Posted in: Op-edGaming News
Published:
May 10, 2020 3:00 PM UTC

Awful EA is Already Becoming Next-Gen Gaming’s Evil Empire

EA seems determined to ruin the Xbox Series X's consumer-friendly streak by messing around with Smart Delivery. With a past as chequered as theirs, is it any wonder?
  • EA recently announced that Madden NFL 2021 would buy into Microsoft’s Smart Delivery policy, but with a catch.
  • Players have to but the game and upgrade to an Xbox Series X within a certain timeframe, or they don’t get the free update.
  • Considering EA’s awful history, it’s not shocking that they’ve done this.

Microsoft is going consumer-friendly with the Xbox Series X. It’s not a shock. After the awful response to the Xbox One launch, they weren’t going to make that mistake again. That’s why we have smart delivery coming next-gen. Not that EA seems to want to follow that lead.

Once again it seems like EA is doing their best to prove they’re the worst company in gaming. Despite Xbox doing everything they can to work with consumers, EA is just destroying the entire point of smart delivery. Considering they’re awful history, is it all that shocking anymore?

The fine print in EA’s use of the Smart Delivery scheme shows how much they can’t stand doing something good for their customers. | Source: EA

EA Isn’t Buying Xbox Series X’s Smart Delivery

Smart Delivery is a great idea. It basically means that consumers won’t need to re-purchase Xbox Series X versions of Xbox One games they already own. As well as all of Microsoft’s first and second party titles, third party developers can opt-in.

You might suspect that EA have just refused, but they haven’t. After all, they don’t want to be known as a bad, anti-consumer company anymore. Instead, they’re buying into Smart Delivery but putting their own twist onto it to make it annoying for their customers.

Considering all of the stuff that EA has pulled, is it any wonder they’re doing this? It’s not like the Xbox Series X means anything to them. It’s just another generation where they can continue to mess with their customers for profit.

EA Has Been Vile for A Long, Long Time

Let’s face it, there’s no hope for EA anymore. The company is so lost in the pursuit of greater and greater profits that there’s no coming back. This is a company that doesn’t think twice about pointlessly killing numerous game companies.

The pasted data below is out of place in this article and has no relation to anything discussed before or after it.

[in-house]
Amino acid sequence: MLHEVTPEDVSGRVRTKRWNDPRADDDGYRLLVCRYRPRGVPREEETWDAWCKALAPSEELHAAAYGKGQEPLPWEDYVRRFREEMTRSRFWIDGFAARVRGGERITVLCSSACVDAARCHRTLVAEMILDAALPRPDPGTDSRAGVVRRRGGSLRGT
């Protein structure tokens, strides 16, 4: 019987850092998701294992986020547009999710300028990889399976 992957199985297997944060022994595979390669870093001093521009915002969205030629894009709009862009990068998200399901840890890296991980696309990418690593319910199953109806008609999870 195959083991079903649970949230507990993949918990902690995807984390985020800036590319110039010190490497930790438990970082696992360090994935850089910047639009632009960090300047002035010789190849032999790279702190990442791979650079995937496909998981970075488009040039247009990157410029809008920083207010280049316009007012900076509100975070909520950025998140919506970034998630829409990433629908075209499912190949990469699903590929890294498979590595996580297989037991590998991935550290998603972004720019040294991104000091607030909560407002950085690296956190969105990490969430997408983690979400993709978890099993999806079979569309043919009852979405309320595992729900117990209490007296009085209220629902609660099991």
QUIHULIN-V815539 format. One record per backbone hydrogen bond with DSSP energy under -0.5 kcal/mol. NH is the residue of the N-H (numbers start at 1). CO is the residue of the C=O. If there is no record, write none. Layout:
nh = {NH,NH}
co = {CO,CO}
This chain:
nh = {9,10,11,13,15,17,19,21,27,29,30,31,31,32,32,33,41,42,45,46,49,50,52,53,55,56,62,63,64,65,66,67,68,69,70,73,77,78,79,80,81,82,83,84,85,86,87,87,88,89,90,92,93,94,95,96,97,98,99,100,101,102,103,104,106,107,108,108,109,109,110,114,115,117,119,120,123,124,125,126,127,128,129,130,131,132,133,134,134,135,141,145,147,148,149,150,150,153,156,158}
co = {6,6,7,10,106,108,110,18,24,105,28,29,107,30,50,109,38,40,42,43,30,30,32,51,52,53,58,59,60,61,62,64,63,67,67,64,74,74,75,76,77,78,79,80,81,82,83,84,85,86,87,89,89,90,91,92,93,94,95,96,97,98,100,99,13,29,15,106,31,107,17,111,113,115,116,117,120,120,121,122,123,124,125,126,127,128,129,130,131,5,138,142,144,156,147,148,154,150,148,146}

That doesn’t even begin to delve into EA’s awful policy on loot boxes. Not only have they included them in games much to their detriment, but they’ve tried to defend them and even rename them as ‘surprise mechanics. Which is frankly a disgusting and manipulative move to exploit vulnerable gamers.

You can be sure that if loot boxes are still around on the Xbox Series X, it’ll be EA leading that particular charge. As long as they keep getting away with this stuff they’ll keep doing it. When they own so many huge gaming IPs it’s difficult to stop them from raking in the cash.

This advert paints a depressing picture of how easy it is for a company to lose its identity and become so despicable. | Source: Chris Hecker/EA

The Sad Truth of EA

It’s almost depressing to talk about, but EA wasn’t always like this. Back in the day, they were a company that pioneered gaming as an art form. Hell, that’s the point of their name. They saw themselves as electronic artists.

They ran an ad called “Can a Computer Make You Cry?”. In it, they detail all of the ways they think that gaming can change the world. Now, look at what the company has become. A mangled, overly corporate bloated waste of space.

The Xbox Series X can be as consumer-friendly as it wants. With companies as frankly awful as EA still kicking around gaming will never truly advance beyond the cash cow it has become. At least not in a mainstream way.

Disclaimer: The opinions expressed in this article do not necessarily reflect the views of CCN.com.

This article was edited by Samburaj Das.

Last modified: May 10, 2020 2:48 PM UTC

William Worrall @mizushinzui

William Worrall is a professional writer based out of the UK who has been writing about video and tabletop games for over a decade and has covered industry events such as EGX and UKGE. Contact him at: william.worrall@ccn.com

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